I think most people understand why making hundreds of thousands of people homeless overnight is a humanitarian disaster. (As an aside: I’m seeing wildly varying numbers of people involved, no doubt a consequence of the near-closure of the country to outside observers. )
One small but crucial dimension of the Murambatsvina (“clean up the trash”) campaign in Zimbabwe that might be overlooked amid the immediate crisis is that it also is an incredibly dire economic blow to the relatively “stable” urban households in the townships. Many reports confirm that it’s not just squatter camps that are being demolished and cleared, but also wooden and inexpensive structures built by township residents on their properties. One of the few sources of income left in the urban areas after the ravaging of the manufacturing and service economies has been rents on such structures. There is an entire strata of urban society in Zimbabwe whose primary source of income since 1980 has come from such rents, minimal as most of the payments were even in the relatively good economic era of the 1980s and early 1990s.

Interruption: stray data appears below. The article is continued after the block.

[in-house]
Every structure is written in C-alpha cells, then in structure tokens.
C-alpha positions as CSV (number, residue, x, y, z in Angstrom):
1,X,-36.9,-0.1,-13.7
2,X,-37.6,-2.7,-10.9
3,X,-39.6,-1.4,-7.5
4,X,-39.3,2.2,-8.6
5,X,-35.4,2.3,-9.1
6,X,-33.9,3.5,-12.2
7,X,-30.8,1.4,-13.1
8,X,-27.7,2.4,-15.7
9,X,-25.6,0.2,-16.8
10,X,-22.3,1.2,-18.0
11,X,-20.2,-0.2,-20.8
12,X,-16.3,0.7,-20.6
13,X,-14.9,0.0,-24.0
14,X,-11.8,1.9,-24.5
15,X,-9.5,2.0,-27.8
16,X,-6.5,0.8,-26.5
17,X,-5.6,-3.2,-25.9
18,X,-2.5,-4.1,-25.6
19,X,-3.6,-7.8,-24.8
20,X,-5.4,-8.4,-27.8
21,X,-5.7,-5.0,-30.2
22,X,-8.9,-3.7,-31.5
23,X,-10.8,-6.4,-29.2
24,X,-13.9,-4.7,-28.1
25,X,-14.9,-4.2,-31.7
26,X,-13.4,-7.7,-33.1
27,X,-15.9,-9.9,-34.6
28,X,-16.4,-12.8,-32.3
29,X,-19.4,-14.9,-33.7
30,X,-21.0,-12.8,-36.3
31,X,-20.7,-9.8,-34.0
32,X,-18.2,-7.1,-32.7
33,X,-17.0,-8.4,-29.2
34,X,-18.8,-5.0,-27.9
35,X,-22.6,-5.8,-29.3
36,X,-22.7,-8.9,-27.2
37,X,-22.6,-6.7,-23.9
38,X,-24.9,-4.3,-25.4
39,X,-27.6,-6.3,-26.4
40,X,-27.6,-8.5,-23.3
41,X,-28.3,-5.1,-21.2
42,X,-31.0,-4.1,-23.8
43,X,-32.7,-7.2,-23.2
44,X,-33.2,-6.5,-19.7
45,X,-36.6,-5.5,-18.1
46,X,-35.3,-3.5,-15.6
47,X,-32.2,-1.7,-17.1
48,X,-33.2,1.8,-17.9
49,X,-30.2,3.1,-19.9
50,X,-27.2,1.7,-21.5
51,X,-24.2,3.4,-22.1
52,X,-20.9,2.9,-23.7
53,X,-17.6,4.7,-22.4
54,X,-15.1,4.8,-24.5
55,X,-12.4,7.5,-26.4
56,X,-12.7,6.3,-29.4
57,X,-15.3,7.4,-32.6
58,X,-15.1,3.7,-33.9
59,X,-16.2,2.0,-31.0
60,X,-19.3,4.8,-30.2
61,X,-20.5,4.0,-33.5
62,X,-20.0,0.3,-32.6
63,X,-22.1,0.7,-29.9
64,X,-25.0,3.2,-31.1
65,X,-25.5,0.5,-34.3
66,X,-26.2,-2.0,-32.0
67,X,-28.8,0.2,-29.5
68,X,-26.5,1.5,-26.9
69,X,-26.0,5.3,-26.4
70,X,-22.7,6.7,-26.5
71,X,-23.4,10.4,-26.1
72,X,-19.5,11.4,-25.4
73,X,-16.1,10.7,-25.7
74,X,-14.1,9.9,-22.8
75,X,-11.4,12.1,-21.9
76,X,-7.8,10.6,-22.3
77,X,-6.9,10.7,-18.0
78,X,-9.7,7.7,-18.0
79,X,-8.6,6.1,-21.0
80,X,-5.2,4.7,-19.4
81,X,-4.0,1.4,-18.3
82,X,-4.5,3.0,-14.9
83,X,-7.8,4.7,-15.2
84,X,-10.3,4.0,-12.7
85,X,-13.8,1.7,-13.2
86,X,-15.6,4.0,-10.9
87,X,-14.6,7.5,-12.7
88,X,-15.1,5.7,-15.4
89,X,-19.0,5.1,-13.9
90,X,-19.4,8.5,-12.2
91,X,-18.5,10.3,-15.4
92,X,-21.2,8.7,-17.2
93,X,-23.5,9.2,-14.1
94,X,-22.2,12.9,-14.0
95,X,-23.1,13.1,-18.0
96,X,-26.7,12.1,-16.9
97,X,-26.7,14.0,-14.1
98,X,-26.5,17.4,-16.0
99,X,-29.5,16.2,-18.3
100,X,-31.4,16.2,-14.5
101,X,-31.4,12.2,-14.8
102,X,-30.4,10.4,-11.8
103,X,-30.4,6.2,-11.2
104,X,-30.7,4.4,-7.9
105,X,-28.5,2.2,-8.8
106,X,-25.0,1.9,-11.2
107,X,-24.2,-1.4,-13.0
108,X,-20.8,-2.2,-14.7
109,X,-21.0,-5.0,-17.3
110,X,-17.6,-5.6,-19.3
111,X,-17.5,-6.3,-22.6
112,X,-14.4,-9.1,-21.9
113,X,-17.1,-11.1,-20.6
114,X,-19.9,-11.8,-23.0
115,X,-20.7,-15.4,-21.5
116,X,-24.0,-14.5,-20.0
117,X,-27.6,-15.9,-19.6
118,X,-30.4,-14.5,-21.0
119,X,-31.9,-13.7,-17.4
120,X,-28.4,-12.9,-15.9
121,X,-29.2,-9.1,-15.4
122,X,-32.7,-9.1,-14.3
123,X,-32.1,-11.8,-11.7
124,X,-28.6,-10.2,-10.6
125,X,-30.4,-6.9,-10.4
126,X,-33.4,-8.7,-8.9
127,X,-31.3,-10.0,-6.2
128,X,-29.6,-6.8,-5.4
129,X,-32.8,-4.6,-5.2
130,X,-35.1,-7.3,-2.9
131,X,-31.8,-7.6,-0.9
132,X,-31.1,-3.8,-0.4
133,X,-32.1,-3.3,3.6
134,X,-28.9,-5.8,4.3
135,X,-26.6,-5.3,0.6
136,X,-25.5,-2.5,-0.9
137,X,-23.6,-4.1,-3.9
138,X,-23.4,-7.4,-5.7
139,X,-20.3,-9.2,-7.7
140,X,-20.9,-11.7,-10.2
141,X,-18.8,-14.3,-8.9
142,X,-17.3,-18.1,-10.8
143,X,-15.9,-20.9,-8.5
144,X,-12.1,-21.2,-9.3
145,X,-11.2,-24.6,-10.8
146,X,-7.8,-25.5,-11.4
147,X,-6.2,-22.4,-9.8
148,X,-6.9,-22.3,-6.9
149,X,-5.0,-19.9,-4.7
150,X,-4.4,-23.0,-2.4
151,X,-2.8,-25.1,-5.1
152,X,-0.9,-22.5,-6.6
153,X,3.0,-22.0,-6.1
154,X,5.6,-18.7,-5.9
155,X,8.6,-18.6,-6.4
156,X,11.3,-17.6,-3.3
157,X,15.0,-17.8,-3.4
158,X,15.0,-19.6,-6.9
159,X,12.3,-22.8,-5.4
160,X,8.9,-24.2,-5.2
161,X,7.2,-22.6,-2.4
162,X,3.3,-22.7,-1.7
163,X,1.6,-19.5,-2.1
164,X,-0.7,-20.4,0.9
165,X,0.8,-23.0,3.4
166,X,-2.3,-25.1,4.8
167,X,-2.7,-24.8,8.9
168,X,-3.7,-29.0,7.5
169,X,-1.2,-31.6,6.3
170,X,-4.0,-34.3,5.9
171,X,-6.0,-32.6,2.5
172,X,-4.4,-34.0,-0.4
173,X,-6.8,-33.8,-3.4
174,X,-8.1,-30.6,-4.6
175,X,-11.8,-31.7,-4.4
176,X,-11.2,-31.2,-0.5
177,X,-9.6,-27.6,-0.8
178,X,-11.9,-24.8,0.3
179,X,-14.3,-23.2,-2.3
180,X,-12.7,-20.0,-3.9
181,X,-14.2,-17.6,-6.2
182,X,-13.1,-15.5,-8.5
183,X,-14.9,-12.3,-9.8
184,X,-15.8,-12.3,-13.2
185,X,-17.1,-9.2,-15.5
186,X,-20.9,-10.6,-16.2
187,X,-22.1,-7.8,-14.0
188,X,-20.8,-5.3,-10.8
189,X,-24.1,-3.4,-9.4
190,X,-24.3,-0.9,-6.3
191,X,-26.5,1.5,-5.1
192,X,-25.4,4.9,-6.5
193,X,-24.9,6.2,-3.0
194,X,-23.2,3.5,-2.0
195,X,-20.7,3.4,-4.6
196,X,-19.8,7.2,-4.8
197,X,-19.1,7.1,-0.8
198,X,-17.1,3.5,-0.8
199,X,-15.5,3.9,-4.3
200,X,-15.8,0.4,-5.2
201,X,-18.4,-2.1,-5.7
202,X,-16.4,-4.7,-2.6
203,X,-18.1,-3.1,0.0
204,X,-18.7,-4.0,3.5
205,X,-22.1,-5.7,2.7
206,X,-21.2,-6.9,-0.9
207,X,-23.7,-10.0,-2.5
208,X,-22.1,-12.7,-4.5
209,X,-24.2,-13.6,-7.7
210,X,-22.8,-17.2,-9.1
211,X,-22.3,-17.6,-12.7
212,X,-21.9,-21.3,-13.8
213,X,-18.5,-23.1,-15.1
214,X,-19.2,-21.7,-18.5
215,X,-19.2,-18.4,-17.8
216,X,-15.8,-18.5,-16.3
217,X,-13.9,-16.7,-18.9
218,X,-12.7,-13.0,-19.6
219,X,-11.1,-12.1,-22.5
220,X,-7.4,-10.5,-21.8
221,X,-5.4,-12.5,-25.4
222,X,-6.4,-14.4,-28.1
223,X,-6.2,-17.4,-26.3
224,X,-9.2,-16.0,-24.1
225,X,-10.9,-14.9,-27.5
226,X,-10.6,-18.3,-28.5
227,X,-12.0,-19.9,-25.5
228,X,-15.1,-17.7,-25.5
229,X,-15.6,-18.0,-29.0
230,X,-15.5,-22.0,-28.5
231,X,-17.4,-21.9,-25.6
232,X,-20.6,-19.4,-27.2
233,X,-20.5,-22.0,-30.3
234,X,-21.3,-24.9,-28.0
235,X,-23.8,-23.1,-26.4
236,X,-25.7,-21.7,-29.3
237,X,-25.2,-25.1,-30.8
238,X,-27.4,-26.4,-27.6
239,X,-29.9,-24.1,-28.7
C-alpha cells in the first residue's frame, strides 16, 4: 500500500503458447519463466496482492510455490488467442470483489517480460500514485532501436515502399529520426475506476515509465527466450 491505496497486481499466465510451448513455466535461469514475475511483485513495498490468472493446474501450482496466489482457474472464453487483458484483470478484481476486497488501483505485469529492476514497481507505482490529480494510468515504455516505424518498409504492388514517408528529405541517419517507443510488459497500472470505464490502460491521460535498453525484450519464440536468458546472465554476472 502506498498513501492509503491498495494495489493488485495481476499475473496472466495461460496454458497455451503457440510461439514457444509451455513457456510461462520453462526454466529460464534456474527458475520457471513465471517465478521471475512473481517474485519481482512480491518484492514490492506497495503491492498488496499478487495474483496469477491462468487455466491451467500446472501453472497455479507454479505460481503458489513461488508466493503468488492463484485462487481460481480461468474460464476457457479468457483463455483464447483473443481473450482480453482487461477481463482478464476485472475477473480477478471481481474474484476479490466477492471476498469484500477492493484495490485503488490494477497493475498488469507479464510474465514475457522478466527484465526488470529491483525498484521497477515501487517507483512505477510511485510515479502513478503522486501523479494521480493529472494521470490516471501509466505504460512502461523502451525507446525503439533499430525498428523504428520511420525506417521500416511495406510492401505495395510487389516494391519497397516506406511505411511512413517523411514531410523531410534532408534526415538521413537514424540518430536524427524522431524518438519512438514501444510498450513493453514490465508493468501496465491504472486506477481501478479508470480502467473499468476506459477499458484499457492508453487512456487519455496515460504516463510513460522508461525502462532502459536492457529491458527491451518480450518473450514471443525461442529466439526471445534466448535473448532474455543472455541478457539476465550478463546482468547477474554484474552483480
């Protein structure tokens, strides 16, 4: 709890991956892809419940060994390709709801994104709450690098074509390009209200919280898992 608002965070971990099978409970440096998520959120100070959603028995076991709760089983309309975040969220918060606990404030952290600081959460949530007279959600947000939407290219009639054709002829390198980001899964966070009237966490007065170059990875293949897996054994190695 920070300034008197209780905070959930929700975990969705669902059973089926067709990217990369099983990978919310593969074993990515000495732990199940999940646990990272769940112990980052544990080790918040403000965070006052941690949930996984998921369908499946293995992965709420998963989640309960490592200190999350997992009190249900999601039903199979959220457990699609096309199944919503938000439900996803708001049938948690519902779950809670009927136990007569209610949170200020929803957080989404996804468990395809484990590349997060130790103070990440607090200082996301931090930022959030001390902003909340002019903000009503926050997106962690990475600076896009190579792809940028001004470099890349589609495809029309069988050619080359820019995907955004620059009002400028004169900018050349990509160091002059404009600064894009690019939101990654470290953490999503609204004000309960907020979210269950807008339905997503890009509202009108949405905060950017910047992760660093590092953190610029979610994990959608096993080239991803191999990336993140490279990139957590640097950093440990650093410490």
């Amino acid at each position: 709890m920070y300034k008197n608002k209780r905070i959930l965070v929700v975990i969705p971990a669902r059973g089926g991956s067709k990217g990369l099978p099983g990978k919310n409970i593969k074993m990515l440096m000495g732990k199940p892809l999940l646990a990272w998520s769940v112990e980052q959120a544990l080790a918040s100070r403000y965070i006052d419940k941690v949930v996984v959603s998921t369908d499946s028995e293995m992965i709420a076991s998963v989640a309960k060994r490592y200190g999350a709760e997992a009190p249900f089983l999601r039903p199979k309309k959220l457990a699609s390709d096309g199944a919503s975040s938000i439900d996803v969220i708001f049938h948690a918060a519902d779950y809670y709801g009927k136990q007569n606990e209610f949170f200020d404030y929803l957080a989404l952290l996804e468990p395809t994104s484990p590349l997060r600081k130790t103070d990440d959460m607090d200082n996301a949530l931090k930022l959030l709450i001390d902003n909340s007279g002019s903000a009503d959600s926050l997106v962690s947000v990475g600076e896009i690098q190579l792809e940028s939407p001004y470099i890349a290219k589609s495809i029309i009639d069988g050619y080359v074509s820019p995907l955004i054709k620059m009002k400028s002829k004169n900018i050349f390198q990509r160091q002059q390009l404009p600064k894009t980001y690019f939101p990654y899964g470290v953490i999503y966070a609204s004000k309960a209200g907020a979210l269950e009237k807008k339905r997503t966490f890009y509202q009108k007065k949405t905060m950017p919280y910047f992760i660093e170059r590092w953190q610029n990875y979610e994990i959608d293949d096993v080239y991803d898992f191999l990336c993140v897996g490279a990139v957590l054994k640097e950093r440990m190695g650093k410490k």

One of the many real advantages of the Zimbabwean economy at independence was its relative diversity: there were sources of meaningful income outside of a government wage. Step by step, the state has laid waste to all of those sources. This campaign is likely to demolish, at least for the immediate future, one of the last. Since the government itself is more or less bankrupt, even a government wage is not especially secure at this point unless you’re one of the ruling party fatcats who can siphon the few last dregs of wealth in the tank to yourself.